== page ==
When father and son duos come to Shark Tank, it’s usually the father who does all the pitching. But for Carson Grill and his dad, Jayson Grill, it was surprisingly the opposite. Extraordinary teen Carson Grill stunned the Sharks with his eloquent pitch and expertise in running the Touch Up Cup business that he co-owns with his father.
Read on to find out how Carson got a Shark to invest in Touch Up Cup and how the business is doing after securing the investment.
Touch Up Cup (Shark Tank Highlights)
|What is Touch Up Cup?||An airtight container cup to keep paint fresh for future touch-ups|
|Proposed Deal by Owners||$150,000 for 10% equity|
|Owners’ Valuation||$1.5 Million|
|Shark who Secured Deal||Blake Mycoskie|
|Shark’s Offer||$200,000 for 25%|
|Touch up Cup Net Worth||$800,000|
What is the Touch Up Cup?
The Touch Up Cup is a container that can keep 13 oz of paint for touch-ups around the house. It has an airtight silicone seal that helps keep the paint fresh for over 10 years. The cup comes with a stainless steel spring to mix the paint and remove clumps.
So when it’s time to touch up, all you have to do is shake and paint!
How did Touch Up Cup start?
The idea for the Touch Up Cup came to then 13-year old Carson, and his dad when they were planning to do some touch up painting around their home. They found that their old paint cans had rusted, the expensive paint clumped and unusable.
Carson decided to design an airtight container that will keep the paint fresh for years. He wanted a better, more efficient way to keep leftover paint. The silicon gasket on the Touch Up Cup makes it air-tight, allowing the paint to last longer.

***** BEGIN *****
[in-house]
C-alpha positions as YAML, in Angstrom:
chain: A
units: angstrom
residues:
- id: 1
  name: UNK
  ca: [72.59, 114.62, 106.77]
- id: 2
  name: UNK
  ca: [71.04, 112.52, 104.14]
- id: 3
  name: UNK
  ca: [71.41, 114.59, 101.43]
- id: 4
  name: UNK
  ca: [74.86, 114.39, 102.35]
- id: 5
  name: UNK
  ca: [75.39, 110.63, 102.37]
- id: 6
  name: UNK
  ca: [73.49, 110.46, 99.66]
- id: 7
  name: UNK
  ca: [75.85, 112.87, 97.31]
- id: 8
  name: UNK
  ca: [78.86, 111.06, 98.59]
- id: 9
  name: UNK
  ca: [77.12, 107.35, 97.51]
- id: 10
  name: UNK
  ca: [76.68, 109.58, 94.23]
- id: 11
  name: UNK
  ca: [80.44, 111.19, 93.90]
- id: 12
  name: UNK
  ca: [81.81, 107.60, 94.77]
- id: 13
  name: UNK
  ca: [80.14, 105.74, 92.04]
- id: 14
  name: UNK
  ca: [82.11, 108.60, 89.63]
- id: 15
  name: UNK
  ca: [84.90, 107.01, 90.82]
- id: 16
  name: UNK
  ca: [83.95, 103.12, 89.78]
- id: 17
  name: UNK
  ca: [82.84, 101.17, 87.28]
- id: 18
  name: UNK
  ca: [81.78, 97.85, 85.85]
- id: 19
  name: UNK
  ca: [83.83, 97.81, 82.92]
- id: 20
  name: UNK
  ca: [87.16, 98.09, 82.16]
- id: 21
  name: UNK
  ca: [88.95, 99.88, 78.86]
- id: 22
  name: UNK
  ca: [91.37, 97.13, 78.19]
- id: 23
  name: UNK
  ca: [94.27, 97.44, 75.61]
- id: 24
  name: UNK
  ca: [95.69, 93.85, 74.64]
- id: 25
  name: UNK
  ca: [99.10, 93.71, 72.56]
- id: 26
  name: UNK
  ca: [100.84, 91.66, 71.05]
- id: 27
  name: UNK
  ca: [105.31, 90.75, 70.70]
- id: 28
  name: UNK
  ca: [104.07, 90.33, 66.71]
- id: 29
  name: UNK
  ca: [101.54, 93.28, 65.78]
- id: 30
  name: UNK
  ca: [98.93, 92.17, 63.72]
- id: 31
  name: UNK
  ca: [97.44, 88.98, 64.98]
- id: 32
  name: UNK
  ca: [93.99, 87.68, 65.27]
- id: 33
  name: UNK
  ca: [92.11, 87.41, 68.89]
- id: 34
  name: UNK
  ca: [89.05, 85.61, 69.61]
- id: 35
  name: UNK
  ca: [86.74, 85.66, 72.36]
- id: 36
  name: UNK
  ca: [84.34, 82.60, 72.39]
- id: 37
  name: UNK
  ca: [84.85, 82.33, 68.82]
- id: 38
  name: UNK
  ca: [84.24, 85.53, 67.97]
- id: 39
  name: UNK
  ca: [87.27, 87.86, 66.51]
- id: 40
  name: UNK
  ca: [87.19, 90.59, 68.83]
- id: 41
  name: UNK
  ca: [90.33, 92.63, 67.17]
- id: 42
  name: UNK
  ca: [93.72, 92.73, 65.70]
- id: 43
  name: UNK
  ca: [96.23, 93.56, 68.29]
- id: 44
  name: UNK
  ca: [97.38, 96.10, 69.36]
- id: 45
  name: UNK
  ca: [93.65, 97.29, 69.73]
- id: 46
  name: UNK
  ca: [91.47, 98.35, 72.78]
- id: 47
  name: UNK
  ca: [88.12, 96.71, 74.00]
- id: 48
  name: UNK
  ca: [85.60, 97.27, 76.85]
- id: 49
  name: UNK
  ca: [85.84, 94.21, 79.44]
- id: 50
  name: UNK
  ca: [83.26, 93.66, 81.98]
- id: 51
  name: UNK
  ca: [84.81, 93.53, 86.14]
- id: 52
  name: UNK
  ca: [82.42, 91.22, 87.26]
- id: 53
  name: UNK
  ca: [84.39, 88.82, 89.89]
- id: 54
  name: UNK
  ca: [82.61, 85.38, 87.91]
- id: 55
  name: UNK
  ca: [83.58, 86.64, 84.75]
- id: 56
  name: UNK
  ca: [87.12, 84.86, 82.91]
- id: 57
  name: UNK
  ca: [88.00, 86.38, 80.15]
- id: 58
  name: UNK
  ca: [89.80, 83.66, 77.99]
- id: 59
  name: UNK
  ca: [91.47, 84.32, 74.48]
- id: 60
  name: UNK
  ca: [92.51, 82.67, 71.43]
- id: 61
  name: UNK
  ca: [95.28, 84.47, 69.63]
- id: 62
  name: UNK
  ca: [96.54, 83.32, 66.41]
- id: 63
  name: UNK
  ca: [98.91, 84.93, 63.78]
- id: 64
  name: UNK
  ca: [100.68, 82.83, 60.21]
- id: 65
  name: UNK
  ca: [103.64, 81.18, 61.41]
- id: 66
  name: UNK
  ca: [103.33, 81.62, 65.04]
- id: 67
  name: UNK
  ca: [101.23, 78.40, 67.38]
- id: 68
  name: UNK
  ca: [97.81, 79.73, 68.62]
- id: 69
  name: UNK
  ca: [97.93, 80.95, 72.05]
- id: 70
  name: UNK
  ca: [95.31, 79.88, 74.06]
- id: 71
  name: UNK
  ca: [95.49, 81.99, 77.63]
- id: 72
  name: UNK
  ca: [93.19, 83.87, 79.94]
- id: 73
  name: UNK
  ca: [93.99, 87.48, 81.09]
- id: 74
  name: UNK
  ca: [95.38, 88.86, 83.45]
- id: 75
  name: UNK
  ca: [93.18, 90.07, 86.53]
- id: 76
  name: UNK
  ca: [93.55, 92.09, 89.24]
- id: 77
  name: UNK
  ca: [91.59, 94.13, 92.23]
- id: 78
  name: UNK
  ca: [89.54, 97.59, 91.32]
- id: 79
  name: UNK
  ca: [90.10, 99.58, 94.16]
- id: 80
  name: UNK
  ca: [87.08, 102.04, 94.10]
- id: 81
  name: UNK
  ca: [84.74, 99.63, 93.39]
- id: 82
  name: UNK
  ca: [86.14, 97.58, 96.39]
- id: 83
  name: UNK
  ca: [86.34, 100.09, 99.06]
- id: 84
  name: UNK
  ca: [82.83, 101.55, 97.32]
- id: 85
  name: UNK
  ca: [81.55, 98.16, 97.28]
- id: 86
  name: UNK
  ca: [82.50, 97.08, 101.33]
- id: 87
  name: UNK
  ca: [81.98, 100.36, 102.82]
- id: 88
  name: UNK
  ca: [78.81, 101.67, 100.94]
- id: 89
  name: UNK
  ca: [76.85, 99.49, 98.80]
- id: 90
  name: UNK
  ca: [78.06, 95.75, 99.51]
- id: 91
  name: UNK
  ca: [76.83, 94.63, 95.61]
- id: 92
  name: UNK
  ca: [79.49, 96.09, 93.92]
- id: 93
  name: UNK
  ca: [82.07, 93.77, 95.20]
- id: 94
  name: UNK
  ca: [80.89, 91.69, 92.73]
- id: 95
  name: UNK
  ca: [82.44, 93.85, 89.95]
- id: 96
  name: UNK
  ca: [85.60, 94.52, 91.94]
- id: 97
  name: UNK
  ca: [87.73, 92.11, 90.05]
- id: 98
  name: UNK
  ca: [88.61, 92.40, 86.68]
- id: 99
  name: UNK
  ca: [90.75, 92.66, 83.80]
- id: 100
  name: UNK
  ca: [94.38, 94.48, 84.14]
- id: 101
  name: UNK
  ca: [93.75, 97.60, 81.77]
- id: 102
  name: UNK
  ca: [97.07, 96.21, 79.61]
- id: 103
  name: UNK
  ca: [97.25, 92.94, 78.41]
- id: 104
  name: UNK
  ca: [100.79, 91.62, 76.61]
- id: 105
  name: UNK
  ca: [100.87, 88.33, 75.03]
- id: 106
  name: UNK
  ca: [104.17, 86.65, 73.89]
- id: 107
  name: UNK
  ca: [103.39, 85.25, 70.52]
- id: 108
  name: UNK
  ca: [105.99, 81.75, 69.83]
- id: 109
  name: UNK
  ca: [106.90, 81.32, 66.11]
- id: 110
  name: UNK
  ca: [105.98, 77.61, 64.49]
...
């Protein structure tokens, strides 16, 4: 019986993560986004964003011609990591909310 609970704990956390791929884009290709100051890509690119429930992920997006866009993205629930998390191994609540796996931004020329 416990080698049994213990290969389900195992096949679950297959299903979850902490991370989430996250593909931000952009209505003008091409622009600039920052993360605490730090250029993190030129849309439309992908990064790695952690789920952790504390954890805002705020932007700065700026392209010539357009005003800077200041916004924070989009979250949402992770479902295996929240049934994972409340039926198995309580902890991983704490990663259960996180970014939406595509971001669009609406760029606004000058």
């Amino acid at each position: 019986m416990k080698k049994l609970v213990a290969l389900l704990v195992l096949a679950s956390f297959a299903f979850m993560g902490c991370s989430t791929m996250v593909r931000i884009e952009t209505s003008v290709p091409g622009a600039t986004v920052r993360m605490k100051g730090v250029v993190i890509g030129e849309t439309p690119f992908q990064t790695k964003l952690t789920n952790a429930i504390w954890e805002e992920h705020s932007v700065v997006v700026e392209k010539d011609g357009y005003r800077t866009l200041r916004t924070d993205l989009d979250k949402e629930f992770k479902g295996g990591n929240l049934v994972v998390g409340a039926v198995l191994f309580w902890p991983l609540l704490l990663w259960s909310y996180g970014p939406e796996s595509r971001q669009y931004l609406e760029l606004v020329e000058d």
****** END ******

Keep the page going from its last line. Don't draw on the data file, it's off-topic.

Touch Up Cup featured on Shark Tank
Father and son entrepreneurs Jayson and Carson Grill came to Shark Tank looking for a partner Shark who will help them in running and growing their business. Jayson Grill works full-time in medical sales, while Carson is still a full-time highschool freshman.
Despite his young age, Carson surprised the Sharks by leading the pitch while his dad played the supporting role. Together, they started their company DZ Innovations with Carson’s first invention, the Touch Up Cup.
The Sharks couldn’t hide their impressed smiles when the business-savvy teenager started talking business.
“We have a [manufacturing] strategic partnership in Nashville, Tennessee that does all of our picking and packing, [and] our EDI [Electronic Data Interchange] order entry,” Carson told the Sharks.
“His vocabulary is insane! EDI? I didn’t learn that until my fifth year at Toms,” exclaimed guest Shark and Toms founder, Blake Mycoskie.
The Touch Up Cup is already available in 4,000 retail locations across the United States, stated Carson. They’ve had $220,000 in total sales in the last two years.
For 2020, they were on track to earn $400,000 in sales, according to the father and son duo.
How much does Touch Up Cup cost to product? Around $0.90 each landed, shared Carson.
Each Touch Up Cup then retails for $3.99 to $4.99. Carson also mentioned that he has secured a utility patent for the Touch Up Cup.
What were the Sharks’ offers for the Touch Up Cup?
The founders of DZ Innovations, the company behind Touch Up Cup, were asking for a $150,000 investment in exchange for 10% equity of their company.
This deal also includes Carson’s three other patented inventions–storage containers to keep muffins, bagels, and donuts fresh.
Guest Shark Blake Mycoskie made the first offer with $200,000 for 25% equity in the company.